I was, however, a good listener, and I oft found myself listening to many of Diane's familial ills.

Her husband, for instance, was chronically depressed. That explained why he always looked like he'd just crawled out of bed. To make matters worse, he got laid off from his job.

Then there was Diane's kids. She had a teenage daughter who was one big hormone from hell. And her teenage son became very ill with an autoimmune disorder.

So they had a lot of stressors going on at the same time, a daughter gone wild, a depressed father in need of a job, and then, when they didn't have health insurance, their son got sick.

It was enough to make Erica Kane's head spin.

So Diane and her family were going through some really tough times. They had to sell their house and move into an apartment.

Even so, Diane kept in touch with the neighbors, and she continued to know more about them than I did. How strange.

I thought for a while that I would maintain relations with Diane for the sake of my daughter, who considered Diane's younger daughter to be her best friend.

But then I started seeing behaviors in Diane's daughter that I disapproved of.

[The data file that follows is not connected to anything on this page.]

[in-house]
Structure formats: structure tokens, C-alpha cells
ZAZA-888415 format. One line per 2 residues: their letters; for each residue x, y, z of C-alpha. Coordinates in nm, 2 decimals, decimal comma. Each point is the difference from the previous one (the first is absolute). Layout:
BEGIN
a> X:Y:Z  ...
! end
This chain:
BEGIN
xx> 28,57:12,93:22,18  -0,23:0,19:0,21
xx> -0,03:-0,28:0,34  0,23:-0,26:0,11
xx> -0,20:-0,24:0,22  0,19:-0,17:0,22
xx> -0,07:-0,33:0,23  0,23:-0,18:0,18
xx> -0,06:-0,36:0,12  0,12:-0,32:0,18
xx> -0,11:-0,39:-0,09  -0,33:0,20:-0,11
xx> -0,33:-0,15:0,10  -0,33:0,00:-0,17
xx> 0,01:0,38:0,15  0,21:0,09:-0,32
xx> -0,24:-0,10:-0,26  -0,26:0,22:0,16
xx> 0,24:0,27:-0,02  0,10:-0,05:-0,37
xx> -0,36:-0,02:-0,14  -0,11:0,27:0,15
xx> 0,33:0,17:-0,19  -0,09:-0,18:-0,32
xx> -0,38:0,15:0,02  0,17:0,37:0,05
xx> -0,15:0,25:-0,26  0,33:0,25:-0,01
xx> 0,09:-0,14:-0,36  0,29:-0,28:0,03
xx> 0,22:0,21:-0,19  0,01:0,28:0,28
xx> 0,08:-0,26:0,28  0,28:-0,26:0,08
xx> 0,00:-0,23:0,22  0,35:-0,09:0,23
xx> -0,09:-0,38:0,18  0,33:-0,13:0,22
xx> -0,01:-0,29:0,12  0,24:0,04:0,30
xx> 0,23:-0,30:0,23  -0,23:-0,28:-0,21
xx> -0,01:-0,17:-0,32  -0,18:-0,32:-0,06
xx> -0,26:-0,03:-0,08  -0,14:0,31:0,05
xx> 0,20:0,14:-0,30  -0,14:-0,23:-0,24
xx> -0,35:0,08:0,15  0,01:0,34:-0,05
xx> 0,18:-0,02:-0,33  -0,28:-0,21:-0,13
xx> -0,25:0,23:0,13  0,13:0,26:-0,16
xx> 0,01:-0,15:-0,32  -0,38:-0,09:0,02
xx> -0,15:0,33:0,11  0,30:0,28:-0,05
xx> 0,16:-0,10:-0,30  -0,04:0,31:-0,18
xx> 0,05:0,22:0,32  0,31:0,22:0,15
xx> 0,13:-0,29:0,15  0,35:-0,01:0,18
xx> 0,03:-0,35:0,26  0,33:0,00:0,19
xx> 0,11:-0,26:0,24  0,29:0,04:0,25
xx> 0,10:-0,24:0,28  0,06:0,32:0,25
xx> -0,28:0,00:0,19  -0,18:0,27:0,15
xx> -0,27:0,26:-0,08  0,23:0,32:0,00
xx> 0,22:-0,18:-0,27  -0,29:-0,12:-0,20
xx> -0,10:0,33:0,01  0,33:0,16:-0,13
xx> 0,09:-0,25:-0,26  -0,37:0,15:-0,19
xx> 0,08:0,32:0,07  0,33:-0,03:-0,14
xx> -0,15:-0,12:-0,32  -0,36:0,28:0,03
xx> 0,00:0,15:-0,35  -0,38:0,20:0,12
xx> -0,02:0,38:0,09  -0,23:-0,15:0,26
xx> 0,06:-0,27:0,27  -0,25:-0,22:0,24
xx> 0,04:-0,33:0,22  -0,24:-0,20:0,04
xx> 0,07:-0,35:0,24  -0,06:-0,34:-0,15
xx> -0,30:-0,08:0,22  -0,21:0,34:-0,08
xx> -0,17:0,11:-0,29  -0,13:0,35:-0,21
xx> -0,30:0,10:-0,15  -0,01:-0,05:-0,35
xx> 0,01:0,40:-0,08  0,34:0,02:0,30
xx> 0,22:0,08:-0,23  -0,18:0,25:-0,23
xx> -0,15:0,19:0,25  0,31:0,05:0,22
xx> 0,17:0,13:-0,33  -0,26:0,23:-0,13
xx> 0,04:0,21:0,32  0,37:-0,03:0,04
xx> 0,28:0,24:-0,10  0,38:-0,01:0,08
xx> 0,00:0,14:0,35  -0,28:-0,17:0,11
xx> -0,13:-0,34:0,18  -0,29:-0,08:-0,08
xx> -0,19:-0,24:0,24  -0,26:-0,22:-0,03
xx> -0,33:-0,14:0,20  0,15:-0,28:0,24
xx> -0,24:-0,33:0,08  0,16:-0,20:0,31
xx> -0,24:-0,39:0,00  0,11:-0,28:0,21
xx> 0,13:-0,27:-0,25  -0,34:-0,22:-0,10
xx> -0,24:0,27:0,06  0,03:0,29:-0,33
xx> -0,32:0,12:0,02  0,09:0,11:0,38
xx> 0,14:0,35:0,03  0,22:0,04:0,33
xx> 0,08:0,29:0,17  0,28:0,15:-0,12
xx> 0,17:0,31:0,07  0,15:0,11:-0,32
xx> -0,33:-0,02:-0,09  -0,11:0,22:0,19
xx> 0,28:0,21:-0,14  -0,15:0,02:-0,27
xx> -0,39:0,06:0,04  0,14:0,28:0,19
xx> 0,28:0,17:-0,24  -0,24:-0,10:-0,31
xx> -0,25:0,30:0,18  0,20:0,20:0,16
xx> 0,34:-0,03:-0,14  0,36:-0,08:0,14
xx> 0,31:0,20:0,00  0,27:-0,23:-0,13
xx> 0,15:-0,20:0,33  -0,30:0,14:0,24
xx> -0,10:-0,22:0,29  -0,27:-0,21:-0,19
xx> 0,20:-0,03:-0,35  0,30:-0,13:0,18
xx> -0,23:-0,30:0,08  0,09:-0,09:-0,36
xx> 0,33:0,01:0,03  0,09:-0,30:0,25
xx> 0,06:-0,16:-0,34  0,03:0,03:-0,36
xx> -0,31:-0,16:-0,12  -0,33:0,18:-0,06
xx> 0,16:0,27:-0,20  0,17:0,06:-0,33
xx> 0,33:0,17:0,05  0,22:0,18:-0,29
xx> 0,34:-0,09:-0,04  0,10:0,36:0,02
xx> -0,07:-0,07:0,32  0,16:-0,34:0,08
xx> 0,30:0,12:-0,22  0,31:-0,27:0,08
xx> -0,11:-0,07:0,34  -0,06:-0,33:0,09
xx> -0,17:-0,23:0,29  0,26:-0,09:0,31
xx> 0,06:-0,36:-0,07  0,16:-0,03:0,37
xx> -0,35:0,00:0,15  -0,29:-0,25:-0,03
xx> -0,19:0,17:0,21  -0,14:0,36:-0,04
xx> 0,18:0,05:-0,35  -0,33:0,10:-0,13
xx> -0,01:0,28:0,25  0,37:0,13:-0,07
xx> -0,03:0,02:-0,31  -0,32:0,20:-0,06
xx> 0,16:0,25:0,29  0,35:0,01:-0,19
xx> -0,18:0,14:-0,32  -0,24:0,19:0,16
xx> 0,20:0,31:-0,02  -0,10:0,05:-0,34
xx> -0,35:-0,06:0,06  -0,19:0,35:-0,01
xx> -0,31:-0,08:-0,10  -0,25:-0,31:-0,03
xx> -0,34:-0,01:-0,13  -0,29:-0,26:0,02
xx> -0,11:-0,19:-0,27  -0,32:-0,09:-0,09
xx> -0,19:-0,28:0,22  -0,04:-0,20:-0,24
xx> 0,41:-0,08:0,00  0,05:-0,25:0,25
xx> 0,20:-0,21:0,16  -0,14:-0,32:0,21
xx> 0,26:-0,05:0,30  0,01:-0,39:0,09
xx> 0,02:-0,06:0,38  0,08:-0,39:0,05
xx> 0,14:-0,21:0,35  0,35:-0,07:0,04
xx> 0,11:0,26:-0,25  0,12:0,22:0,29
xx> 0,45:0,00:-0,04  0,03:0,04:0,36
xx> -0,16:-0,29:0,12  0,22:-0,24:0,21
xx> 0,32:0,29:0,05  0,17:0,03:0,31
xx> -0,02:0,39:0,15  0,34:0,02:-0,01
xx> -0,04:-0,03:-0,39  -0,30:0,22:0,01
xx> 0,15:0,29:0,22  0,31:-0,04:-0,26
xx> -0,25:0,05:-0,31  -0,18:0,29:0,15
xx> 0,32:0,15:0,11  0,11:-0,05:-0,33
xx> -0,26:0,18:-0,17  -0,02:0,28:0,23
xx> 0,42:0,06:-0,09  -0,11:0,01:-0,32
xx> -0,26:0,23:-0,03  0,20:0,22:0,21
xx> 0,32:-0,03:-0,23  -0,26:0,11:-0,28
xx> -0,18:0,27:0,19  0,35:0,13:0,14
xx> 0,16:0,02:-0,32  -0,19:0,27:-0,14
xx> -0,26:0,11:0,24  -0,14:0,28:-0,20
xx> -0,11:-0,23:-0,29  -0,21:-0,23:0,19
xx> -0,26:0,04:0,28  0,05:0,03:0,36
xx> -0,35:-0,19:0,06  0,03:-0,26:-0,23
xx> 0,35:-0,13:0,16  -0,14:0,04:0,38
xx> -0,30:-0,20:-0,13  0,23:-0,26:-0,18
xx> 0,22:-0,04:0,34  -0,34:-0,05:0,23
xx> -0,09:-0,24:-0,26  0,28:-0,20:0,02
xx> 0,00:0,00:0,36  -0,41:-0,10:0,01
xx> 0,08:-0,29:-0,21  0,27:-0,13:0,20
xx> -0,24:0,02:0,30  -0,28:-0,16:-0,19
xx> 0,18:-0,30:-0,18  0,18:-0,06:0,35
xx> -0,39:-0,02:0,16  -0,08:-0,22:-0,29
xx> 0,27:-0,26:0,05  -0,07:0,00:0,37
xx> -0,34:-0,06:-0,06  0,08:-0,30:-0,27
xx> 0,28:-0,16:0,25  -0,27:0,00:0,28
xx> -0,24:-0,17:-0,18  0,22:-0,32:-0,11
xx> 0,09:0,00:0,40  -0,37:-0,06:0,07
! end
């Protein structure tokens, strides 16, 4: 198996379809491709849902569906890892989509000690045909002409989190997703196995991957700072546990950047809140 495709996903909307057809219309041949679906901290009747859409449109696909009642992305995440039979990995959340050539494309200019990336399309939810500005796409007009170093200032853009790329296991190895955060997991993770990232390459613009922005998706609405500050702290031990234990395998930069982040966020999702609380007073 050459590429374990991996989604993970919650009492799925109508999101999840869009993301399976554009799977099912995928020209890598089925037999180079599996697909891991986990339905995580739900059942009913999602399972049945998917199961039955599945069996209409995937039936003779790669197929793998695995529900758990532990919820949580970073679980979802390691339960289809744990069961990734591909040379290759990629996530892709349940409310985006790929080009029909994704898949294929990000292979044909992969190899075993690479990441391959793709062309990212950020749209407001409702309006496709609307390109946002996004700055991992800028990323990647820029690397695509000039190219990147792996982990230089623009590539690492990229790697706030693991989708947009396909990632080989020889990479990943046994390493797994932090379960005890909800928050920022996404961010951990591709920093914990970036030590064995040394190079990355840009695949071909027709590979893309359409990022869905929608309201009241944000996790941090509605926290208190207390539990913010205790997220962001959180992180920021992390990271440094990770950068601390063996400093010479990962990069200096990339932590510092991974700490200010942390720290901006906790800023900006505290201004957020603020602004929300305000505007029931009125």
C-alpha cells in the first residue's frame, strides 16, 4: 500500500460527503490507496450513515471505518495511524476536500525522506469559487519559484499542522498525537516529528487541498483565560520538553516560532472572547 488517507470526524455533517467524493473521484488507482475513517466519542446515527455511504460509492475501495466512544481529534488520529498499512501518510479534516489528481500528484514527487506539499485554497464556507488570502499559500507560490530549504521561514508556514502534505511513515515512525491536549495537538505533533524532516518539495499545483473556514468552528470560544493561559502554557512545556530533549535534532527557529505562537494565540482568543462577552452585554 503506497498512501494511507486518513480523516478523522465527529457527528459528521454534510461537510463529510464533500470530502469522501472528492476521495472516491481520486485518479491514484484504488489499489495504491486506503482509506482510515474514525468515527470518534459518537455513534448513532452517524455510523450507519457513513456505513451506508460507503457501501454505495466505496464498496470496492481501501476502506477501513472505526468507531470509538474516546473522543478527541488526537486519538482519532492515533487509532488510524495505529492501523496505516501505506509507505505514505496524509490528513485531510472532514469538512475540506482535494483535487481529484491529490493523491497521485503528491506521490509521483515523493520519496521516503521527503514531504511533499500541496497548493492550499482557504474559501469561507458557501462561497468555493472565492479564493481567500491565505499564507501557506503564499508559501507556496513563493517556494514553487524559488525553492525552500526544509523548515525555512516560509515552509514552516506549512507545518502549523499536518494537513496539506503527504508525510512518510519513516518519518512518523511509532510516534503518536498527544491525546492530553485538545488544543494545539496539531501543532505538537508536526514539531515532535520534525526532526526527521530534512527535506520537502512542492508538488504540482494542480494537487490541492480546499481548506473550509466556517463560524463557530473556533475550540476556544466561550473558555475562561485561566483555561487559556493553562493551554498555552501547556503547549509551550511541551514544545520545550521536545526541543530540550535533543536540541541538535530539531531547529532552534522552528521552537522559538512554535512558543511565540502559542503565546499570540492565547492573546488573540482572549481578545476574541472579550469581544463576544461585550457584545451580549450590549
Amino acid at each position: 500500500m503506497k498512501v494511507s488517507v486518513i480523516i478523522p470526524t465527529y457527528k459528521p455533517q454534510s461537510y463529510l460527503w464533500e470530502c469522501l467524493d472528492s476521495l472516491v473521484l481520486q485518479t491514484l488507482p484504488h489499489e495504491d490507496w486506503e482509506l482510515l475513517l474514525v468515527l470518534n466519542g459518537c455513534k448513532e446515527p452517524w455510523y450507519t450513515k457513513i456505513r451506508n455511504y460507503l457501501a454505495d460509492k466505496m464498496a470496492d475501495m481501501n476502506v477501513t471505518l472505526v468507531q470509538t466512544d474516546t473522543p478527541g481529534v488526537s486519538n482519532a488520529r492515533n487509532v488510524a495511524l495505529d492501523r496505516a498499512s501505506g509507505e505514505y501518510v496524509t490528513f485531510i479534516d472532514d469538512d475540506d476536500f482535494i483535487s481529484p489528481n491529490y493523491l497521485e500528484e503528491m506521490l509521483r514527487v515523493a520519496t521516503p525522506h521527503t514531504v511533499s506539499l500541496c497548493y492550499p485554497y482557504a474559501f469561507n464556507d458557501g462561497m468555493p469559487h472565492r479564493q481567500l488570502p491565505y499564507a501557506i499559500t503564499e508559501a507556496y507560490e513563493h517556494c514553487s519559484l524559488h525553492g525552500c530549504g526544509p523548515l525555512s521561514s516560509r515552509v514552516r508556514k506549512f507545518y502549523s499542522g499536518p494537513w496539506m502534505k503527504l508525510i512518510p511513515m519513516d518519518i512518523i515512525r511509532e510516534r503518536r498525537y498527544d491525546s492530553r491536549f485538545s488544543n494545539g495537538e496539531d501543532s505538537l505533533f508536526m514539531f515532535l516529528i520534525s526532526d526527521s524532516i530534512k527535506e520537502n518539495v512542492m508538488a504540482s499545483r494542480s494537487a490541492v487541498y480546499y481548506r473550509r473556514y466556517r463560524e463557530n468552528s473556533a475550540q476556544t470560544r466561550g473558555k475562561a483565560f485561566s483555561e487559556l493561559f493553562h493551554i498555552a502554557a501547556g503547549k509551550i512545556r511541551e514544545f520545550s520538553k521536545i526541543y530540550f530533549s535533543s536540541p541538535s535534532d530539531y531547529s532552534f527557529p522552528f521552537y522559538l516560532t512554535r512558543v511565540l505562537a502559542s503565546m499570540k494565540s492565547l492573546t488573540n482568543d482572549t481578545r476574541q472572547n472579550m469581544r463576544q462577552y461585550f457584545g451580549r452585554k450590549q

The girl was bossy.

When she couldn't get her way, she would rather go home than stay and learn to compromise.

She would purposefully disobey me right in front of me (which resulted in her being sent home immediately).

If she found a locked door (such as that to my guest bedroom, which was locked to keep the kids from messing it up), then she set out on her own to find the key. (This particular sneakiness truly disturbed me.)

And then there's the day that Diane's husband dropped the girl off at my house without first determining whether or not we were even home. Lucky for her, we were, but the fact that he would do that was just scary.

All of these things led me to believe that my daughter was better off finding new friends.

Arriving at this decision was a relief to me. The relationship with Diane was wearing me thin. There was always a new episode of violence for her to tell me about. Or a new episode of illness.